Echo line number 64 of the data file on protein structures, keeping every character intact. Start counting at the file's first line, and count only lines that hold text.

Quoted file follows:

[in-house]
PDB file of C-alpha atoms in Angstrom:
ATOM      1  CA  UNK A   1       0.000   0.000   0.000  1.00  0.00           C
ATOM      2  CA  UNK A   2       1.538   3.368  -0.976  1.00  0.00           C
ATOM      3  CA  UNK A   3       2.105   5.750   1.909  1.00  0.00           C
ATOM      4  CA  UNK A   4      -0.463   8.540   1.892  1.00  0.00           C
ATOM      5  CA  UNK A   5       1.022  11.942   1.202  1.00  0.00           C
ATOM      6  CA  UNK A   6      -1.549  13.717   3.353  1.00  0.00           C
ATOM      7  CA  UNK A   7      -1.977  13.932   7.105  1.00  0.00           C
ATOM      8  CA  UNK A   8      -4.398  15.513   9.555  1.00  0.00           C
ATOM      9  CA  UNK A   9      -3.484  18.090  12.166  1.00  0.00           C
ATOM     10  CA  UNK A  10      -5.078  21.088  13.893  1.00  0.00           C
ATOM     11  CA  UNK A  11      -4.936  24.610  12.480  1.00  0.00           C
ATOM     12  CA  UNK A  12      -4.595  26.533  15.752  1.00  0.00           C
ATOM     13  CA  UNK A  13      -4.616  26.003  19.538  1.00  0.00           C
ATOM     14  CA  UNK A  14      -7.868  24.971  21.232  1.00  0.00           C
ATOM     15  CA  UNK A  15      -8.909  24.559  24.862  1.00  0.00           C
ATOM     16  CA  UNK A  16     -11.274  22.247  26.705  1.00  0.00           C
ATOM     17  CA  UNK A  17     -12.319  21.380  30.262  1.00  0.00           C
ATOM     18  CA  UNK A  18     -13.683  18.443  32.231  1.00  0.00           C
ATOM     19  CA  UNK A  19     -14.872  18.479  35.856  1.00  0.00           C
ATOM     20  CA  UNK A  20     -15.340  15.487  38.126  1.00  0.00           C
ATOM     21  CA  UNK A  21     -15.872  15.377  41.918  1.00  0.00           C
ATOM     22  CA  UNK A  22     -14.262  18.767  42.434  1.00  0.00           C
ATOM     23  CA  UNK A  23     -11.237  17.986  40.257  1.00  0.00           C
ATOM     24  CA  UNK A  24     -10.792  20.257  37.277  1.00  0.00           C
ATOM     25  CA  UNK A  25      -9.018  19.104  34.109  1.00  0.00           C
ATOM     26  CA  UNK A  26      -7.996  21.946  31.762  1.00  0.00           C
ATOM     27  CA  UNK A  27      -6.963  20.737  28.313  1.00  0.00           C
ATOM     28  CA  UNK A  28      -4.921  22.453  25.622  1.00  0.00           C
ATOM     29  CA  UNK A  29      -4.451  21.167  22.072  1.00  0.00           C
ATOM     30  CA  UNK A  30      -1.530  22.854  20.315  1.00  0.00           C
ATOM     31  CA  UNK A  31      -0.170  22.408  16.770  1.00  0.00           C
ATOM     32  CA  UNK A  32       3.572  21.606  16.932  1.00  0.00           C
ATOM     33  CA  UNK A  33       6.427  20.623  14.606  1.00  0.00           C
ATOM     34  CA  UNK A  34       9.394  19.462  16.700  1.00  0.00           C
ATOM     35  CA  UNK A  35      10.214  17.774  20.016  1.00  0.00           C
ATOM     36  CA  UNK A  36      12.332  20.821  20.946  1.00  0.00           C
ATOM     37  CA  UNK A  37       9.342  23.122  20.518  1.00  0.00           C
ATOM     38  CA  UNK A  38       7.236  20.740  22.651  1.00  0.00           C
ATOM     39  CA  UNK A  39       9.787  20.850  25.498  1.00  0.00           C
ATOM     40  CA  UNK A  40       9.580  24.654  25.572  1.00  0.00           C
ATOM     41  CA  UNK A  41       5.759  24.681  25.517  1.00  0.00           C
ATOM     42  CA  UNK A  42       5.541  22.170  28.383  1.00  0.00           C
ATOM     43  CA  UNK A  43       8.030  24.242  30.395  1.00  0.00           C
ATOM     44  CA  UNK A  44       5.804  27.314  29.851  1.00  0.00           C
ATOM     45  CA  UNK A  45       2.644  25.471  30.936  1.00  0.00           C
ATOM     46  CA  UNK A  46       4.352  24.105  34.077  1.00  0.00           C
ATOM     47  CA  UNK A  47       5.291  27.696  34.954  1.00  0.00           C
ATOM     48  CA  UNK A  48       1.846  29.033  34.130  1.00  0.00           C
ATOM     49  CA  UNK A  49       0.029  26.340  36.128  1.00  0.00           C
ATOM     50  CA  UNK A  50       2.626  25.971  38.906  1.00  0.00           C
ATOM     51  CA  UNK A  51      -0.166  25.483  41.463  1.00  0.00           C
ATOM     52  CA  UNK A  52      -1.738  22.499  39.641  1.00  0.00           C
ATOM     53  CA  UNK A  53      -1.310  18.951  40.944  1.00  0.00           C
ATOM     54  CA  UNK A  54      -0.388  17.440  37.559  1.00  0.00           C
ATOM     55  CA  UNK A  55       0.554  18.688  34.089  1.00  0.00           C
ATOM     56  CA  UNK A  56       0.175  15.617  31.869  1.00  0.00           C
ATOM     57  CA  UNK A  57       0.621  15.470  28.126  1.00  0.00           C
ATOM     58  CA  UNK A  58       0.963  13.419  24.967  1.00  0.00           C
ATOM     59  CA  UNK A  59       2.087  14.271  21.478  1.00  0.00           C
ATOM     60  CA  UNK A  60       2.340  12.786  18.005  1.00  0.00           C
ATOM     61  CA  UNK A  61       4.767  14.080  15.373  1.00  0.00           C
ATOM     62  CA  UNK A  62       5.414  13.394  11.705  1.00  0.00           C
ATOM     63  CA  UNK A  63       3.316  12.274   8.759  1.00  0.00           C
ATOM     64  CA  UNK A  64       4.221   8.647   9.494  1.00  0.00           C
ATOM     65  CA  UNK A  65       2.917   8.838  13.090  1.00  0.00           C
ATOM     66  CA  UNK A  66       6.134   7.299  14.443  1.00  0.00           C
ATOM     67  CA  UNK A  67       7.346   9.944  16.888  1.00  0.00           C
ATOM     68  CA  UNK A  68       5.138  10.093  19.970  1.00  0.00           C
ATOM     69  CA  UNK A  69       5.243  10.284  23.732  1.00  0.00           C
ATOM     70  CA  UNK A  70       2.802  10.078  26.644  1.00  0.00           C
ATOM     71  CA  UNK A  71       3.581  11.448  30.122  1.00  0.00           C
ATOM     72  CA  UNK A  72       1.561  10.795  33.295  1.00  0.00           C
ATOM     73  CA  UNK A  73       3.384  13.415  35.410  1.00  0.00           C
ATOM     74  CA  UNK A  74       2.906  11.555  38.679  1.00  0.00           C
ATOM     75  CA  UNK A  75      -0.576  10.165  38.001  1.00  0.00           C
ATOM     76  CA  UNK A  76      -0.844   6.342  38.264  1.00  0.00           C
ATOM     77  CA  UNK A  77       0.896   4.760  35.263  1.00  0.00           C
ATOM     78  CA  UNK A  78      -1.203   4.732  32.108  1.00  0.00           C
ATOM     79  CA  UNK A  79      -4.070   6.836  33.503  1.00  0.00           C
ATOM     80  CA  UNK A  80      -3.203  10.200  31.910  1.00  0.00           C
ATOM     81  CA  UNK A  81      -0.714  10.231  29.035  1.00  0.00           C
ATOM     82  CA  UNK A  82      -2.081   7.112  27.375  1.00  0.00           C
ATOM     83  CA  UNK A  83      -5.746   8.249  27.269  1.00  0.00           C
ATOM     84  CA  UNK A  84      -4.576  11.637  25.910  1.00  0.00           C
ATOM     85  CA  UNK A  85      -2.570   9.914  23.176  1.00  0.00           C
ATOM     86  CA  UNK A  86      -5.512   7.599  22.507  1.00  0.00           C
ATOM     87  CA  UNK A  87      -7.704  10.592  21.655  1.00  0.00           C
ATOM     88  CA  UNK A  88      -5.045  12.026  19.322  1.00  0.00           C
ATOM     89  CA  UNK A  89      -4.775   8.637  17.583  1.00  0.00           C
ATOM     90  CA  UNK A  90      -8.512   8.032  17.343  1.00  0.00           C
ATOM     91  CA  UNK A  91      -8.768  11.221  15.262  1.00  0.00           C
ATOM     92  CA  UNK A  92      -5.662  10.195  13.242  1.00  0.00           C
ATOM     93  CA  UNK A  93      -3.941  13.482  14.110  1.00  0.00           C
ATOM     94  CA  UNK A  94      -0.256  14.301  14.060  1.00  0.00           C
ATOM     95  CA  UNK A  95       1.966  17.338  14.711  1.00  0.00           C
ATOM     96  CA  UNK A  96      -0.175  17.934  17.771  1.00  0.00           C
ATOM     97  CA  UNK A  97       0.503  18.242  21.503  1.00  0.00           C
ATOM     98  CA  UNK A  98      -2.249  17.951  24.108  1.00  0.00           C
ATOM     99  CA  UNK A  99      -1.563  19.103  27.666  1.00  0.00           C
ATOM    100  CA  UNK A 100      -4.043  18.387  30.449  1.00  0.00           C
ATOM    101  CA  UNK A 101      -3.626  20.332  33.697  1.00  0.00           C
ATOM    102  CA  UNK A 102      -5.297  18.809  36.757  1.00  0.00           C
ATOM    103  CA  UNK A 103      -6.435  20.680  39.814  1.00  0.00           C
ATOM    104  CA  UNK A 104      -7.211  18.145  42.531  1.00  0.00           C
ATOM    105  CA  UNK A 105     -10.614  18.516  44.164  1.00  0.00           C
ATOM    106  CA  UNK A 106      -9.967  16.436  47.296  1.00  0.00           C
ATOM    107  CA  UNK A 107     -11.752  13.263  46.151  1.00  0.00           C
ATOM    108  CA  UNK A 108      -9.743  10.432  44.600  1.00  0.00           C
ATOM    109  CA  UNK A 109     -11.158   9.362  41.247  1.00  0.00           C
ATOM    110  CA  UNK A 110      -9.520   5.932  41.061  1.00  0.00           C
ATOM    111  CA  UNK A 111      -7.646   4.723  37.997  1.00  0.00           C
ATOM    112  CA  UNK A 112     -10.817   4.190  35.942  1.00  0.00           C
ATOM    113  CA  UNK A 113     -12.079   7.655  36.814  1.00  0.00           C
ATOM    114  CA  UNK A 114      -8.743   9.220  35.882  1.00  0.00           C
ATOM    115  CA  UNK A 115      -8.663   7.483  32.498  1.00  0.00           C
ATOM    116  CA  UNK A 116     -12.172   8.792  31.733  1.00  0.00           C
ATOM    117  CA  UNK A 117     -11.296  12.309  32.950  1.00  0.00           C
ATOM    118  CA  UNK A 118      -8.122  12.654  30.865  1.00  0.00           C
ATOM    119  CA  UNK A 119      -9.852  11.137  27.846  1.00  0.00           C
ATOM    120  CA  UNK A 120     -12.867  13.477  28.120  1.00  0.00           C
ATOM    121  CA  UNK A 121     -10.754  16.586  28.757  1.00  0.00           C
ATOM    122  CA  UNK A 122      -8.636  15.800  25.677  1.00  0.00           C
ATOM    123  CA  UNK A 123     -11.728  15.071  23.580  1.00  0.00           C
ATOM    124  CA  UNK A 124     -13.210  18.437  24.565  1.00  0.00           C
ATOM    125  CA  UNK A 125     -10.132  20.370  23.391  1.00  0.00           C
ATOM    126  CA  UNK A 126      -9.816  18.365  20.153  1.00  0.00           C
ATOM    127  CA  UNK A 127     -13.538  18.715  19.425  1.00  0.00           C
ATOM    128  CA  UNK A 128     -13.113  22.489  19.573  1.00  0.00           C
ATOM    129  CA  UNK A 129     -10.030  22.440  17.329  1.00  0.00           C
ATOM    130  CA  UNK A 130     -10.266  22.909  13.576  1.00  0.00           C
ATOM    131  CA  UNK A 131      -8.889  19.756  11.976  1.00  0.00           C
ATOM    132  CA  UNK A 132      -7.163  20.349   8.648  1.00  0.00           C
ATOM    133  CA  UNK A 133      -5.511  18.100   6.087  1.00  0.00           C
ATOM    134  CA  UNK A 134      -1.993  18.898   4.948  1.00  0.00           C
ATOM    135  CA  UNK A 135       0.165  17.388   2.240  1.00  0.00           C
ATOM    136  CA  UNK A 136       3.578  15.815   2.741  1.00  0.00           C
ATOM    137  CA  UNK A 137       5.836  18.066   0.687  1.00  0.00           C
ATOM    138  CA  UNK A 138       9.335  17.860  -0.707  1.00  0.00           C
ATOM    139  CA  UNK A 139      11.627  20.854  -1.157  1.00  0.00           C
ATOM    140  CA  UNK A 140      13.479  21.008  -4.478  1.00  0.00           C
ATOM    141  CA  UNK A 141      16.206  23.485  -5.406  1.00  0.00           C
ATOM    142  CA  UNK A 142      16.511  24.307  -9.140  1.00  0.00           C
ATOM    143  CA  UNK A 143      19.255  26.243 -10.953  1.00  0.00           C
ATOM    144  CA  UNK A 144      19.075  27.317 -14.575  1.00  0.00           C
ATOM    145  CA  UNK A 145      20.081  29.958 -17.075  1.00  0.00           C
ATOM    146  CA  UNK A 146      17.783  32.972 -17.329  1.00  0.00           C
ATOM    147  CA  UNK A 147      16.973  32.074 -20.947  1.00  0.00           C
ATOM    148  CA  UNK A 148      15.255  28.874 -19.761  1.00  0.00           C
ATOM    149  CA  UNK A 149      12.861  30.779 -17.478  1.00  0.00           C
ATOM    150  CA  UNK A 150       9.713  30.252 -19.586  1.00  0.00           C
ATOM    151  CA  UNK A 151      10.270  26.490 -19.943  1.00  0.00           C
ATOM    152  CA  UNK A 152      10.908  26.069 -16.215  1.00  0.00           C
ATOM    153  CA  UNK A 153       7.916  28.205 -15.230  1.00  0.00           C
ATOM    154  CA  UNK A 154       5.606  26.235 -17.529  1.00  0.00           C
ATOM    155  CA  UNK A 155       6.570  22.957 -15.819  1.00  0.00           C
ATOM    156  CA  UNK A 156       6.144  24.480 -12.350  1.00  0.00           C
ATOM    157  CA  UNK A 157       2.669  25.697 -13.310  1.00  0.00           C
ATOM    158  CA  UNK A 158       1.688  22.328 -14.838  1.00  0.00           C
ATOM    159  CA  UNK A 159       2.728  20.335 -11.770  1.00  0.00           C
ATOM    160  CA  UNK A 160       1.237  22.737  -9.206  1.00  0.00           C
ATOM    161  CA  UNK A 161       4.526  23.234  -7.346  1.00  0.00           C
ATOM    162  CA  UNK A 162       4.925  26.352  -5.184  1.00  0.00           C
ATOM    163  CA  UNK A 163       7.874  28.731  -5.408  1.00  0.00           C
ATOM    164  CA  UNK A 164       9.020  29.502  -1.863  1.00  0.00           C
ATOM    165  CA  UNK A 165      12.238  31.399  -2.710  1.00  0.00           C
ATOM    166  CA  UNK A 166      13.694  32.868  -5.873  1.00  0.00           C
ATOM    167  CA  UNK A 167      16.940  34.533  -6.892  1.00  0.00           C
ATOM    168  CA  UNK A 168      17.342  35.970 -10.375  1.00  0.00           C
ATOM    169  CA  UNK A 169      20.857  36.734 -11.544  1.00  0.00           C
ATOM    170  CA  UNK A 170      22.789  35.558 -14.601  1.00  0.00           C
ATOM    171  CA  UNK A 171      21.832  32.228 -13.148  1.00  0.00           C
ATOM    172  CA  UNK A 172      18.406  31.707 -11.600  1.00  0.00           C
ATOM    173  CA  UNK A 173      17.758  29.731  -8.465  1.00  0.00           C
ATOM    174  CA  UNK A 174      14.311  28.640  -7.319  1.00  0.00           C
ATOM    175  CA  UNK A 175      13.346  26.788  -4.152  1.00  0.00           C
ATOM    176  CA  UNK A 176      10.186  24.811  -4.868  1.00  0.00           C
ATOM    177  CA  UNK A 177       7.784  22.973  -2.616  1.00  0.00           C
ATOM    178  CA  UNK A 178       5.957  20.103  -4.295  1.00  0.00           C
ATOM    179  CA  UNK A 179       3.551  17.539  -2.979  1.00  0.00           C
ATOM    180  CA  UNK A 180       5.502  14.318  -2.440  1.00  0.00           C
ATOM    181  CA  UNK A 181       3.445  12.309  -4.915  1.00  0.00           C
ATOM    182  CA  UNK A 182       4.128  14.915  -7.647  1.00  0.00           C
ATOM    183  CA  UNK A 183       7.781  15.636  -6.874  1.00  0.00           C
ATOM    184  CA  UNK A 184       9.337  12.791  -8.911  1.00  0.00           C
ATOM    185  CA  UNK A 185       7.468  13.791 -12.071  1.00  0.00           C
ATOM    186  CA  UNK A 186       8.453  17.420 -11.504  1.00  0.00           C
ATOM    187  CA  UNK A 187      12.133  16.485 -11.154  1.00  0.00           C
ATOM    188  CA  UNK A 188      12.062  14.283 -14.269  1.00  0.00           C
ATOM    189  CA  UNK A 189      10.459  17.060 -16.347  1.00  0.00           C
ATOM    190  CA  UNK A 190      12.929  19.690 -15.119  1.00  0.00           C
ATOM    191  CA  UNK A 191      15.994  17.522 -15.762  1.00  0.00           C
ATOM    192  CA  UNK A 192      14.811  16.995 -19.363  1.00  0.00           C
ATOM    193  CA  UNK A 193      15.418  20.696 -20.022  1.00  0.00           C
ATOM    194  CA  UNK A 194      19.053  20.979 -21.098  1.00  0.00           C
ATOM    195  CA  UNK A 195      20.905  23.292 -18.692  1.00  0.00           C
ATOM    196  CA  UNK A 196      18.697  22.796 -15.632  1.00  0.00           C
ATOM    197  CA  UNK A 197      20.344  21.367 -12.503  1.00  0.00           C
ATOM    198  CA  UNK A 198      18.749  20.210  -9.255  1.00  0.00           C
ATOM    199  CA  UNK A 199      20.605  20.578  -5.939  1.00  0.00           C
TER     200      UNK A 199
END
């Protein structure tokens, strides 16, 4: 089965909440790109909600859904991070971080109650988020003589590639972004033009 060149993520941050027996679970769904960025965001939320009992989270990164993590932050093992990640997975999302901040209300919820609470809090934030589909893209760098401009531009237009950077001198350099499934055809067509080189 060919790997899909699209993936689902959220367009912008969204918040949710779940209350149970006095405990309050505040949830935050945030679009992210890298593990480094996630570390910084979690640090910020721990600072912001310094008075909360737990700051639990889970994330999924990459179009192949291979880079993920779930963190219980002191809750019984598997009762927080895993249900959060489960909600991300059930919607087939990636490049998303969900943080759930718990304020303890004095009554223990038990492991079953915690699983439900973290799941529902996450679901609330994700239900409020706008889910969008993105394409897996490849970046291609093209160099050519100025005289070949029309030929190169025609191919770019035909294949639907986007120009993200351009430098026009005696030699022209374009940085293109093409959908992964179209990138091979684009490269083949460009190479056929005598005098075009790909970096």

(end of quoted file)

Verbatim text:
ATOM     62  CA  UNK A  62       5.414  13.394  11.705  1.00  0.00           C